Numbers that don’t lie: Detroit Lions have the worst offensive line coach in the NFL

Heading into the 2018 NFL season, the hope for the Detroit Lions was that a bright spot would be their offensive line, which had been one of the worst in the league for some time. The first step the Lions made to make this happen was firing offensive line coach, Ron Prince.

Embed from Getty Images

After Matt Patricia was hired as head coach of the Lions, he announced that he was bringing on Jeff Davidson to coach the offensive line. Davidson was available after he was fired by the Denver Broncos following the 2017 season.

The second thing the Lions did was they selected offensive lineman Frank Ragnow in the 1st Round of the 2018 NFL Draft. Through his first 13 NFL games, Ragnow has shown flashes that he can be a solid player while he has also had moments of weakness, which can be expected from a rookie offensive lineman.

Overall, the Lions offensive line has probably been better than it was a year ago, but they have a long way to go before they can be considered one of the top OL units in the NFL.

So, how does Davidson rank in the NFL compared to his fellow offensive line coaches?

Well, according to Justis Mosqueda from Optimum Scouting, Davidson has not only been bad when compared to his peers, but he has also been the worst!

As you can see below, Mosqueda takes Sack Value and Tackle for Loss Value into account to come up with a total score. Davidson’s scores in each of those areas are poor and it shows as he ranks No. 34 out of 34 (Denver and Minnesota each have two OL coaches on the list). In fact, if you take a look at the total scores, Davidson has a score of -130.8, which is considerably worse than the -103.8 posted by George Warhop of the Tampa Bay Buccaneers.











So, what do these numbers mean? Here is how Mosqueda comes up with Sack Value and Tackle For Loss Value.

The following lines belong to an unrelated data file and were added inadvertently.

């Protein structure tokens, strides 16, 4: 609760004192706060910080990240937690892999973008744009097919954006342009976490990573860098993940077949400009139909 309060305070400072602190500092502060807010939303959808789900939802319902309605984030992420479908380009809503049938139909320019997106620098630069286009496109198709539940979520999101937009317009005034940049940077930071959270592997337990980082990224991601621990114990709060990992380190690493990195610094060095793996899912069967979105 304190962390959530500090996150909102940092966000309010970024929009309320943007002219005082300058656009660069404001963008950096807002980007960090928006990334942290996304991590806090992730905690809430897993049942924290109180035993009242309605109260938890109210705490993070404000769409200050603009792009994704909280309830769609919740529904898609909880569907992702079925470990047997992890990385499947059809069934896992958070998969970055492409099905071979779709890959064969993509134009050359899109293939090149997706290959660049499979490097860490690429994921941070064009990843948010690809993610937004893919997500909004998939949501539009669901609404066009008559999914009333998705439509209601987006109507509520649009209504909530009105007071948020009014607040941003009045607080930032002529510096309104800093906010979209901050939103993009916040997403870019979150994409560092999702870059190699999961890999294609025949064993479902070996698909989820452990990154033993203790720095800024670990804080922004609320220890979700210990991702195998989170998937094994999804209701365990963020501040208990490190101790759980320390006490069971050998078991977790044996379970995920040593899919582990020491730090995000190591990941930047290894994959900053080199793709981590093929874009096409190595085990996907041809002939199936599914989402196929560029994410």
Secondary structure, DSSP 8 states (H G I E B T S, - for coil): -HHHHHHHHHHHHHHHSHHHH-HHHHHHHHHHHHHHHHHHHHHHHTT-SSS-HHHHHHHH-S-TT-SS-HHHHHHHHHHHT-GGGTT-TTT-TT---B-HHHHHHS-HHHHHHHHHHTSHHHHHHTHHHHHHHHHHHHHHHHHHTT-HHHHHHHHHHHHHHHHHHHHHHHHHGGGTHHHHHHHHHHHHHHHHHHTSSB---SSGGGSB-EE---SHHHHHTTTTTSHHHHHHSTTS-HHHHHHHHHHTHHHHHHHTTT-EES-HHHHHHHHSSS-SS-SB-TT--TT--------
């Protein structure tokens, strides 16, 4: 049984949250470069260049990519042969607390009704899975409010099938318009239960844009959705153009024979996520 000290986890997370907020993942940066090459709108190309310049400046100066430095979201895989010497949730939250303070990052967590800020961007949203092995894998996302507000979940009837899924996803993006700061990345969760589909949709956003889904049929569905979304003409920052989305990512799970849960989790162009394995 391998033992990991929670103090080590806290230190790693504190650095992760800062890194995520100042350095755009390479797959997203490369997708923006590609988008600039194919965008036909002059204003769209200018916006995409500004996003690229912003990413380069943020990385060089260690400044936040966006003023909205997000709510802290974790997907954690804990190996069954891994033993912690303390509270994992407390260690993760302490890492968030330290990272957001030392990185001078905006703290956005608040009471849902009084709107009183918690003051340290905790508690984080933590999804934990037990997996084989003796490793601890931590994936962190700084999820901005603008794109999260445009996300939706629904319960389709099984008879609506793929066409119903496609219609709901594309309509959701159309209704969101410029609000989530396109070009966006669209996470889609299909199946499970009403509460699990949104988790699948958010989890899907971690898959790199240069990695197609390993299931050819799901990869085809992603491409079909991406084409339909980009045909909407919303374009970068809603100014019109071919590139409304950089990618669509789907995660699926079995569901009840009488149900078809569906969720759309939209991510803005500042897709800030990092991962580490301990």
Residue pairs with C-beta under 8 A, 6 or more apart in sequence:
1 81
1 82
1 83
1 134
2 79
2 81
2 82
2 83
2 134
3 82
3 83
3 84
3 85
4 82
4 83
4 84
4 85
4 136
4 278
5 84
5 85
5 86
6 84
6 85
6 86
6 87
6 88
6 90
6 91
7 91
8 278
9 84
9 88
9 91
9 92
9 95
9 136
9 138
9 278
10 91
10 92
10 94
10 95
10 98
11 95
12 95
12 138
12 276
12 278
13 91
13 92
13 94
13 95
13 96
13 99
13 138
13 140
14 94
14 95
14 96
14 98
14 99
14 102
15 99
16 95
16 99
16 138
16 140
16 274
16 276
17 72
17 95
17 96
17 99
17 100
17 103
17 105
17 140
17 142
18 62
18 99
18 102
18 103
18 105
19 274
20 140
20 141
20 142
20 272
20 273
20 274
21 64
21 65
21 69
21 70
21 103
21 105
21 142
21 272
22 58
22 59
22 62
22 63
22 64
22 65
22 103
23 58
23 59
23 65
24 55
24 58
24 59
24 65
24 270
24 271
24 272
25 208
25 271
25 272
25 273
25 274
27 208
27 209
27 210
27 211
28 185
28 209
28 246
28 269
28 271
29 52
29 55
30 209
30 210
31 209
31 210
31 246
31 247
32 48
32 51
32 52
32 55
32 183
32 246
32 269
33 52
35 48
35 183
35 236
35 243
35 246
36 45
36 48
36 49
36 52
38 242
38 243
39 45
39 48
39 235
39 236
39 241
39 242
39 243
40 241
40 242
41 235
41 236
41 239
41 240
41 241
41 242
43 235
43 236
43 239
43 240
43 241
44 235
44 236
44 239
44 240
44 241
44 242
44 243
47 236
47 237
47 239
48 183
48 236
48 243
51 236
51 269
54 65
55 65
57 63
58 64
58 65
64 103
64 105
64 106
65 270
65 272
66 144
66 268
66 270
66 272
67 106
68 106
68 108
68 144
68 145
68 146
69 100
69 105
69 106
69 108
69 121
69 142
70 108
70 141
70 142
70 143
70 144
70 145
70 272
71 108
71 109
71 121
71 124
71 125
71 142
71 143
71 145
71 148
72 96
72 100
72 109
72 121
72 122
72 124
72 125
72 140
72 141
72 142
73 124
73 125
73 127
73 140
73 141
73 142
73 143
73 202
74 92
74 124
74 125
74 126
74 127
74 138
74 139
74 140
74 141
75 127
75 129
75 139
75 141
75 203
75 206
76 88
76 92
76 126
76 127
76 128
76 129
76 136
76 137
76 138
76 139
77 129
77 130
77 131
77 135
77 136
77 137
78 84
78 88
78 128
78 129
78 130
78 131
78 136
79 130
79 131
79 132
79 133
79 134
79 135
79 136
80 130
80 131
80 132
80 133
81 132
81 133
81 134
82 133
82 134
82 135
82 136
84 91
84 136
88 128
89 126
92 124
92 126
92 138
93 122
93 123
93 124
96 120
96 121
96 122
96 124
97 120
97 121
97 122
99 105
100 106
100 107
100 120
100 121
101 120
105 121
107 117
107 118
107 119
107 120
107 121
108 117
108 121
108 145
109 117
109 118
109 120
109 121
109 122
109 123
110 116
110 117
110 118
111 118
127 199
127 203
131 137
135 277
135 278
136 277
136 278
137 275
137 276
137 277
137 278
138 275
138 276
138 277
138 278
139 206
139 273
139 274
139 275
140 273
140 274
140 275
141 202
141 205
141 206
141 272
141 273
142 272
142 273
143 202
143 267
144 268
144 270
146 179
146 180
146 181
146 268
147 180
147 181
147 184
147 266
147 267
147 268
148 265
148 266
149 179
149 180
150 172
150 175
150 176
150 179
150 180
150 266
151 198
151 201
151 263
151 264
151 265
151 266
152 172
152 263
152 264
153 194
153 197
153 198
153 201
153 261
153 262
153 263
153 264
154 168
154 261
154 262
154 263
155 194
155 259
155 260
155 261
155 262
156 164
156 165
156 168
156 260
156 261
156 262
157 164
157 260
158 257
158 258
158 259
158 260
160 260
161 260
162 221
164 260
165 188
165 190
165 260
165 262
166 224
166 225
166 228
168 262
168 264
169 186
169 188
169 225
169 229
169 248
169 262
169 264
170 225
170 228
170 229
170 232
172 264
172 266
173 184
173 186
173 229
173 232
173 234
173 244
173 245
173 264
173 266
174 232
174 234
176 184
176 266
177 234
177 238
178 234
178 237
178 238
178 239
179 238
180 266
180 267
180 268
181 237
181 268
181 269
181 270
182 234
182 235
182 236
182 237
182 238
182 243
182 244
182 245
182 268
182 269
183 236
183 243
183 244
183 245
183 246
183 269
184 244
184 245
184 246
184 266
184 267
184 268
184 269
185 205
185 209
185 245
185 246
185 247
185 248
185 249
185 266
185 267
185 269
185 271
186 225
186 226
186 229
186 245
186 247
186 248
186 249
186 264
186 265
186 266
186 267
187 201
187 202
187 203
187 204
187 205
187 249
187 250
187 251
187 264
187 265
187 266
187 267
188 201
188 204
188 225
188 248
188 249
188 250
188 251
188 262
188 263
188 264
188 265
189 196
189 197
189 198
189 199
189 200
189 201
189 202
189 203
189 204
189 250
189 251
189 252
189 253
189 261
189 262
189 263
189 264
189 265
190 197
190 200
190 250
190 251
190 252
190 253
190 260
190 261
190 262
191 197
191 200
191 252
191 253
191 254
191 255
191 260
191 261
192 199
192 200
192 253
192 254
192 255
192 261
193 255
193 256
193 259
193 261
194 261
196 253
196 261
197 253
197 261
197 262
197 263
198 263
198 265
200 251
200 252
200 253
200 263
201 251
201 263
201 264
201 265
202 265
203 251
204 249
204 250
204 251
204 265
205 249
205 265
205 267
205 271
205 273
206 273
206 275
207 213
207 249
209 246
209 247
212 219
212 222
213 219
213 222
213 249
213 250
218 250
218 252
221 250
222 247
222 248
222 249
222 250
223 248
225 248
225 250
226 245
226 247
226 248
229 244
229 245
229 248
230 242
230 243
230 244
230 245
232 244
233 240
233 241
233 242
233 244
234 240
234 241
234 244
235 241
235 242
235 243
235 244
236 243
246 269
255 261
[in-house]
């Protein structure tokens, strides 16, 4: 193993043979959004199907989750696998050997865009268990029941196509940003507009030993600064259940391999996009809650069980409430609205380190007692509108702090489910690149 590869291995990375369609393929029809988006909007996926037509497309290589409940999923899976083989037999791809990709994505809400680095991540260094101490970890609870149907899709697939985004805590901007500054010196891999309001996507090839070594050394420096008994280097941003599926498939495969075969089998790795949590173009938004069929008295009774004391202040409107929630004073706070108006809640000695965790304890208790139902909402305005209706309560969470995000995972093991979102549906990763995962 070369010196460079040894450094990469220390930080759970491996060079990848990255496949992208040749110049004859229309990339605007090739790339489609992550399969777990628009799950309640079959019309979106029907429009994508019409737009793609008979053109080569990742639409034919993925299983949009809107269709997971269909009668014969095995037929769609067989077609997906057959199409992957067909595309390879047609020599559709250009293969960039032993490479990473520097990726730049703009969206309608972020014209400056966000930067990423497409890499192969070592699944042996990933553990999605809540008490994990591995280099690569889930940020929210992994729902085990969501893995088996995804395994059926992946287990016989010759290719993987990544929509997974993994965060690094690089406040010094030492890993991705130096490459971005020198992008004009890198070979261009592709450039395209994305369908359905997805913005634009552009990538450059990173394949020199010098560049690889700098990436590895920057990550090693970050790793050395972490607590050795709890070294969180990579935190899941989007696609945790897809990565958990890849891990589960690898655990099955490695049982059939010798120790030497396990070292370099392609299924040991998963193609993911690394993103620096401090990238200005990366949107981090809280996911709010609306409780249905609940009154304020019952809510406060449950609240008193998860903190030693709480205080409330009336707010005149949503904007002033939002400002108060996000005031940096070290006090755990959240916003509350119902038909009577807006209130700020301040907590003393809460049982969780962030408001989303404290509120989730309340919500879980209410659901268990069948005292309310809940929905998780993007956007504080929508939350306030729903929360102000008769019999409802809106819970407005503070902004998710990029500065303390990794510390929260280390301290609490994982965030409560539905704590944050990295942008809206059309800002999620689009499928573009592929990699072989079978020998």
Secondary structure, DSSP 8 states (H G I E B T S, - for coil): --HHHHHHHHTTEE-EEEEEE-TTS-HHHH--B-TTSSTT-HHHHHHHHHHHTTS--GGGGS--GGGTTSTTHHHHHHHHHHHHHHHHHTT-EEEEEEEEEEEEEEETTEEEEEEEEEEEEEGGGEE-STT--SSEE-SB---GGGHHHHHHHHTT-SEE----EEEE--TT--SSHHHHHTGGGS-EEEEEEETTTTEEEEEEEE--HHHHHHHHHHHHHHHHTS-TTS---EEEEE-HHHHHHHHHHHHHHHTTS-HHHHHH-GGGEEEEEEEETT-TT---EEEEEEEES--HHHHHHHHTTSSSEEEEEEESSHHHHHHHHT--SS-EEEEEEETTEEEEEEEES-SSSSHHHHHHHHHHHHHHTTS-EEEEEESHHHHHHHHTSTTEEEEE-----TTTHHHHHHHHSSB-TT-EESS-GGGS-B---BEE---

From Optimum Scouting:

In an attempt to do so, I tracked every current NFL offensive line coach’s resume dating back to 2004, when we entered a pass-friendly era. What I tracked was two things: Sack Value and TFL Value for individual teams in individual seasons.

Sack Value: (((Team sacks given up/Team total pass plays)-(NFL sacks given up/NFL total pass plays))*Team total pass plays)*-1

TFL Value: (((Team tackles for a loss given up/Team total run plays)-(NFL total tackles for a loss given up/NFL total run plays))*Team total run plays)*-1

I treated tackles at the line as tackles for a loss with the idea being that if a back did not get momentum to push even a yard, there was likely to be penetration caused by an offensive lineman. I also excluded kneel downs from the data sample.

If there are any easy counting stats that could be attributed (and easily accessed) to the performance of offensive linemen, it would be sacks and TFLs. The value system adjusts for what the NFL average in the stat was in a given year, giving it an era adjustment for rule changes, and attributes a plus-minus number that is tangible.

Examples: +5 Sack Value means a team prevented five sacks better than the NFL average. -3 TFL Value means a team allowed three TFLs worse than the NFL average.

From there, you match current offensive line coaches to teams which they had qualifying coaching roles for (offensive line coach, offensive coordinator and head coach) and BOOM you find the value of offensive lines while these coaches have been in roles to heavily-influence them. From there, we can try to answer questions like “How good is Dante Scarnecchia?”

It’s too bad that Matt Patricia was not presented with this information prior to hiring Davidson as the Lions offensive coordinator. Maybe it would be a good idea if he looks into it before the 2019 season begins.


Detroit Lions

Darius Slay Week 14 NFC Defensive Player of the Week

Mario Impemba breaks silence for first time since altercation with Rod Allen